Canto 33: Anti-Eucharist

By Gordon S. Mikoski, Princeton Theological Seminary

Surprisingly, the lowest level of hell is icy cold. Those who have committed the worst sins of all – the treacherous – must suffer in bitter, barren cold for eternity. Who knew that there is something worse than unquenchable fires?

In the midst of this canto Dante and Virgil encounter Ugolin0 della Gherardesca. He pauses from chewing on the head and brains of his archenemy Archbishop Ruggieri  in order to share with the visitors the account of his death and that of his children (and grandchildren, actually). Ironically, Ugolino spends more time describing the horrible circumstances of his death than in owning up to his own treachery and double dealings. Is there anything worse than a victimizer who portrays himself as a victim?

Ugolino relates how he and his younger family members were shut up in a tower and left to starve to death. His children offer their very own flesh and blood to him as a way to sustain his less than meritorious life. At first, he refused to engage in cannibalism of his own children. Eventually, he succumbed to the power of hunger and ate the flesh and blood of his own progeny. Now, in hell he perpetually cannibalizes the brain of his enemy.

When reading about Ugolin0’s ugly end, it is hard not to think of Jesus’ teaching about the Eucharist in John 6. There, Jesus spoke of giving of his very own life to sustain the life and faith of his disciples. He went so far as to say that his followers would have to eat his flesh and drink his blood in order to have eternal life. Jesus Christ, the meritorious one, willingly gave his embodied life for the lives of others. On the very first Maundy Thursday (during the institution of the Eucharist), Jesus connected the broken bread with his broken body and the common cup with his shed blood. The powerful pours himself out for the weak and vulnerable. This feasting on another shows forth and concretely communicates life-giving love born of integrity, uprightness, and commitment to the truth. What a contrast to the circumstances of Ugolino and his horrible tale.

I find it fascinating that Dante entered hell by passing through the waters of a river and at the final destination of his journey he encounters one who eats the flesh of another. It seems fitting, somehow, that the journey to hell ends up being a counter-narrative to Christian initiation through participation in baptism and the Eucharist. Whereas baptism is the entrance into the church and Eucharistic participation is proleptic fulfillment of the eschatological messianic banquet in warm fellowship, hell is the exact inverse of this pattern (passing through water leads to the death of all hope and the end of the journey involves savagely devouring both one’s loved ones and one’s enemies in icy barrenness).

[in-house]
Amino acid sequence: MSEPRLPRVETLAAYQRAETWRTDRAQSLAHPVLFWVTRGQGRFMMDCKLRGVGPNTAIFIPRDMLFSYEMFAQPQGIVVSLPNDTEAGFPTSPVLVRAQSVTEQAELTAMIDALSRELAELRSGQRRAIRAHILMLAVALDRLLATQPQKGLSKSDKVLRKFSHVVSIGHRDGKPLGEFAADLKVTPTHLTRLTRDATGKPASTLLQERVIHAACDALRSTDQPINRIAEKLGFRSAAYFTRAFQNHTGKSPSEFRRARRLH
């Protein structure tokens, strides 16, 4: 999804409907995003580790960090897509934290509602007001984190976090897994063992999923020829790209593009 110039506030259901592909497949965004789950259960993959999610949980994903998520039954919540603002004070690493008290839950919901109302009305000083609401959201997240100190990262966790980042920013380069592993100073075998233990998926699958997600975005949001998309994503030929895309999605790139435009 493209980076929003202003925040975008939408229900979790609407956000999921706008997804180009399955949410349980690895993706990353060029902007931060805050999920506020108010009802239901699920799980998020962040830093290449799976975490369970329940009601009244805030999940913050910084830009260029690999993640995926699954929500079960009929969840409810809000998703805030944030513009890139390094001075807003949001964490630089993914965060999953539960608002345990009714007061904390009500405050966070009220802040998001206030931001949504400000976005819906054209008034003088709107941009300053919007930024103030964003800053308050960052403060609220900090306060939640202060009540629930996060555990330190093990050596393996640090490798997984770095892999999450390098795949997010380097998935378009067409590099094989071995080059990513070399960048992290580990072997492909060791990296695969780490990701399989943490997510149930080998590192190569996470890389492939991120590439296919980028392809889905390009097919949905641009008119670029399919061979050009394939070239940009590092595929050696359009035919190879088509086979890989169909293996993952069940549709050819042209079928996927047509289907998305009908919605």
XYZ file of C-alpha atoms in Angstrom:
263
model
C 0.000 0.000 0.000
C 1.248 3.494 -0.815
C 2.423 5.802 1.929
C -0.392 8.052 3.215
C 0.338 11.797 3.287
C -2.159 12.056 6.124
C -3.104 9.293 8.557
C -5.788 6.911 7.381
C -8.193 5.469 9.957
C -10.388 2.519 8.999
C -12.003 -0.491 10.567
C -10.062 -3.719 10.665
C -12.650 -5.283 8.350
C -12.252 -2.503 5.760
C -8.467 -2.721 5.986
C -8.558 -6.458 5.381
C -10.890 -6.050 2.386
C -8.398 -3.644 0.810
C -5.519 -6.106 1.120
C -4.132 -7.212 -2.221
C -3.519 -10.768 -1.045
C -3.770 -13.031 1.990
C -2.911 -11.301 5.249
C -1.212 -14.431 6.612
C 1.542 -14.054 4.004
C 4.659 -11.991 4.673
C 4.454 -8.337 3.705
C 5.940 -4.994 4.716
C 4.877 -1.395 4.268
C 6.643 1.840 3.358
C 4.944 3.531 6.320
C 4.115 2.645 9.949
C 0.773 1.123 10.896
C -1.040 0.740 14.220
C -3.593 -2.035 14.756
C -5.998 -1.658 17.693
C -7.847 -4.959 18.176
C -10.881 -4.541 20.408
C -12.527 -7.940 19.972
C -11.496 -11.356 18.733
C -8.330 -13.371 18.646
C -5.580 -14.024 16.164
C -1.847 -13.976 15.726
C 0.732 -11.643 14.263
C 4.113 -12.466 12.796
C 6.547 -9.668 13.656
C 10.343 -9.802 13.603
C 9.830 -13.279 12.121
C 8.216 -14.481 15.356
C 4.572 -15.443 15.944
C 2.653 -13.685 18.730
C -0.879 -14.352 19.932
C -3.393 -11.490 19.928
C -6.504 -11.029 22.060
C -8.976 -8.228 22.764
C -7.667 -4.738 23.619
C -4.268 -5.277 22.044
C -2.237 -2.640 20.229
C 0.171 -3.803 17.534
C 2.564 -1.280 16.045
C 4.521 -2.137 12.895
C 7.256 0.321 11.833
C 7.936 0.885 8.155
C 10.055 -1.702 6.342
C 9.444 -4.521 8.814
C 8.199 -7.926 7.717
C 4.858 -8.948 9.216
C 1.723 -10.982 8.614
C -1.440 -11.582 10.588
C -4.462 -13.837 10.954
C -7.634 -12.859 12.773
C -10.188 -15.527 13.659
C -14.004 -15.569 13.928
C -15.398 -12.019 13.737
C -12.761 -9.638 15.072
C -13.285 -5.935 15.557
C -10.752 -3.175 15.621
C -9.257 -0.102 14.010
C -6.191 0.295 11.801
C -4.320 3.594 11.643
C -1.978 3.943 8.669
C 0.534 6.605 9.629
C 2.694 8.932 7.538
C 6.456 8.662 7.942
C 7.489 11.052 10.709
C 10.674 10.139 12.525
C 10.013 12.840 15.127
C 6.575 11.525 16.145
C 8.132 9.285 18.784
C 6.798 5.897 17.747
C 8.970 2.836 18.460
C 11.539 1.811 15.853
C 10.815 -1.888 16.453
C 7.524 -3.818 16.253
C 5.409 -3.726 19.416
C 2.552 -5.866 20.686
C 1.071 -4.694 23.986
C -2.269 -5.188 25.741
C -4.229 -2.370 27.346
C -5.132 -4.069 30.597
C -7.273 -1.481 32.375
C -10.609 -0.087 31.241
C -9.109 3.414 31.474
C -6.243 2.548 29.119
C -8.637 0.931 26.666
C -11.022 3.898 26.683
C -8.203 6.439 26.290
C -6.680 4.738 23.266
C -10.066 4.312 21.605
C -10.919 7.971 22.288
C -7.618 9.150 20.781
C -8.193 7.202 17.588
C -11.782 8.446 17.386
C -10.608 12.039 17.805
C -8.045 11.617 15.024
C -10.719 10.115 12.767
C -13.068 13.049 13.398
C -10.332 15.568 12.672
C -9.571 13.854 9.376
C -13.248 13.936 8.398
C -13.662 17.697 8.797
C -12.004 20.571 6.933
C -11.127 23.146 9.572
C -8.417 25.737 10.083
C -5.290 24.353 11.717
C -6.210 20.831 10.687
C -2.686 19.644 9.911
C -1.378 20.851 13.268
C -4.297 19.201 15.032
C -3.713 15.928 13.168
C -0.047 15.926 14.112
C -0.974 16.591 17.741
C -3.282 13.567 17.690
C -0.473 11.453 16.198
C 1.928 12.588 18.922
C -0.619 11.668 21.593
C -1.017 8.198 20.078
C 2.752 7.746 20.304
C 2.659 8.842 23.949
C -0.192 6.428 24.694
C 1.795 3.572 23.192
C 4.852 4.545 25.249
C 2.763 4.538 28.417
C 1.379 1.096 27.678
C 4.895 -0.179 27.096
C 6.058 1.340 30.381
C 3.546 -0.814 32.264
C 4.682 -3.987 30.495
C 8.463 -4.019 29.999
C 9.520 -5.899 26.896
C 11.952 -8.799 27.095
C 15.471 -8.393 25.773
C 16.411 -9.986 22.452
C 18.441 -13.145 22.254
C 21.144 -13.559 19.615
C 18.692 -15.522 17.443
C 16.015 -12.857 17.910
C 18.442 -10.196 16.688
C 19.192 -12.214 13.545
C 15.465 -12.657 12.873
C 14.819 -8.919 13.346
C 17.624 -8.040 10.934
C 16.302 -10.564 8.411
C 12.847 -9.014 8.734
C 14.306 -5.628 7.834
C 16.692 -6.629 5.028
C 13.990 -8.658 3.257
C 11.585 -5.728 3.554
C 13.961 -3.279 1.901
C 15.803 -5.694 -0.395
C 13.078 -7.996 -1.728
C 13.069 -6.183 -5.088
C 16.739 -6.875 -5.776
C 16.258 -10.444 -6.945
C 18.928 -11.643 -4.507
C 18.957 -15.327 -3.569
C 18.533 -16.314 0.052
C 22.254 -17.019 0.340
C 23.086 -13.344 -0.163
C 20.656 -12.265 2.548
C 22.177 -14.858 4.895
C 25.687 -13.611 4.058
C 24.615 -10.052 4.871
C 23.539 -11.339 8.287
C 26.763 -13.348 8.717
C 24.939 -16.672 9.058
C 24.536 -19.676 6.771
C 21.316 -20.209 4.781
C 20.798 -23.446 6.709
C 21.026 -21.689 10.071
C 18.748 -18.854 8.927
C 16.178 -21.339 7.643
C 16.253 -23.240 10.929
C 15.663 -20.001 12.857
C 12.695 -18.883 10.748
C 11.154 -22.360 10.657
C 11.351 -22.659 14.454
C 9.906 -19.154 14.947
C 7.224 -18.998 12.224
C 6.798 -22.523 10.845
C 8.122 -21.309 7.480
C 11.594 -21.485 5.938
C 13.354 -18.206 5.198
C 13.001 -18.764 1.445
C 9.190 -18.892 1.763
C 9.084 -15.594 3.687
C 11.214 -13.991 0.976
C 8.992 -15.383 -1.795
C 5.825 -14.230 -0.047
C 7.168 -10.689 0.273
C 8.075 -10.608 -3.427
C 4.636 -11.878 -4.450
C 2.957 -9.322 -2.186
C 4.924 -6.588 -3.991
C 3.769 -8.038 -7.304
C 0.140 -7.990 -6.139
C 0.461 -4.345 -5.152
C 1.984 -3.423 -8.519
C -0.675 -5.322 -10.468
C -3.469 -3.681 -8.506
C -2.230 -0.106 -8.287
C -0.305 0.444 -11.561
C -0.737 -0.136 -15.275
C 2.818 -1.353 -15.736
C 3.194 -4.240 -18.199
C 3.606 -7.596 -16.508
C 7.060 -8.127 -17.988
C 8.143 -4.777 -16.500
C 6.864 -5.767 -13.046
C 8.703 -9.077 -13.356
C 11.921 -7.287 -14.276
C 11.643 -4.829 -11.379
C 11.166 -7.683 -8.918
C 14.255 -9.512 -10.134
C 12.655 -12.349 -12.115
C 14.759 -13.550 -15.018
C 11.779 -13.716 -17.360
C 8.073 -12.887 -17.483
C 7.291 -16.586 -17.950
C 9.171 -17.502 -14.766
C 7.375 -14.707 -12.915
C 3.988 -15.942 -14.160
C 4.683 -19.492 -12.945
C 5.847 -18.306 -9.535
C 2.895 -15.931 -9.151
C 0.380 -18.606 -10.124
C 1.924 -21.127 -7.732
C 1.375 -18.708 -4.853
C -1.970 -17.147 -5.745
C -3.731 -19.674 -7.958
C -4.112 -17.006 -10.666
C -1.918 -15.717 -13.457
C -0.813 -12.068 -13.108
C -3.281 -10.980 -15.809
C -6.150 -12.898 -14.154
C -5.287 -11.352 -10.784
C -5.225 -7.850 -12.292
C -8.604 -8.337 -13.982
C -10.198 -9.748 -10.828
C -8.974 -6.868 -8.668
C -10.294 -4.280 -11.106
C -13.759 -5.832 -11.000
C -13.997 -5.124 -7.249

Zooming out a theological level or two, we can see in the Inferno a profound insight first articulated by St. Augustine: evil is the privation or corruption of the good. Far from having independent existence, evil (and hell) are parasitic upon the good, the true, and the beautiful. We can only really conceive of hell in terms of the inverse of the Reign of God. Inasmuch as this is the case, even hell itself points – obliquely, to be sure – to the goodness and mercy of God.

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About gmikoski

Associate Professor of Christian Education, Princeton Theological Seminary View all posts by gmikoski

2 responses to “Canto 33: Anti-Eucharist

  • jeffvamos

    Thank you, Gordon, for your sage commentary and theological insight here.

    I think Canto 33 to be among the most powerful pieces of literature that I’ve ever encountered; somehow its imagery has haunted me ever since I first read it, about nine years ago now.

    A few other things over which I’ve reflected about this canto, as complement to what you write about here, Gordon. To your point about how evil is the corruption of the good; and sin is the perversion of the desire to love – it’s been pointed out to me that this canto forms a kind of bookend with some of the others in the poem. For example, Dante’s ploy to get Ugolino to speak is to appeal to his sense of hatred of the Ruggieri: “But if my words are seeds, with fruit / of infamy for this traitor I gnaw, / I will both speak and weep within your sight.” In a very similar turn of phrase in Canto V, Francesca speaks of being fit to tell of her love, as “one who weeps and tells.” For Francesca, it is a misguided desire to love that lands her in hell; for Ugolino, it is the desire to hate. Here, we come full circle.

    But, the irony here is that Ugolino is NOT one who weeps within his sight. He can’t. That was really the problem here in this part of hell: people are unable to weep – their tears cause them pain, instead of redemptive healing. Ugolino was unable to turn his grief into anything but grievance; playing the victim, he justifies his hatred, and is therefore unable to receive the grace he receives from his very own children. He is unable to WEEP. Had he been able to turn his grief toward a redemptive purpose, he may have landed on the other side of Satan’s anus-gate.

    I’ve been thinking all day today – after we (well, many of us) wept at the story of Jesus’ death today during our Good Friday service, I thought of how important it is for us to shed tears; how grief can serve a redemptive purpose, if one is living in the Kingdom that Jesus announced; such grief is productive of compassion, forgiveness. But for those who do not shed tears – their grief becomes hatred; justification to victimize the one who created it.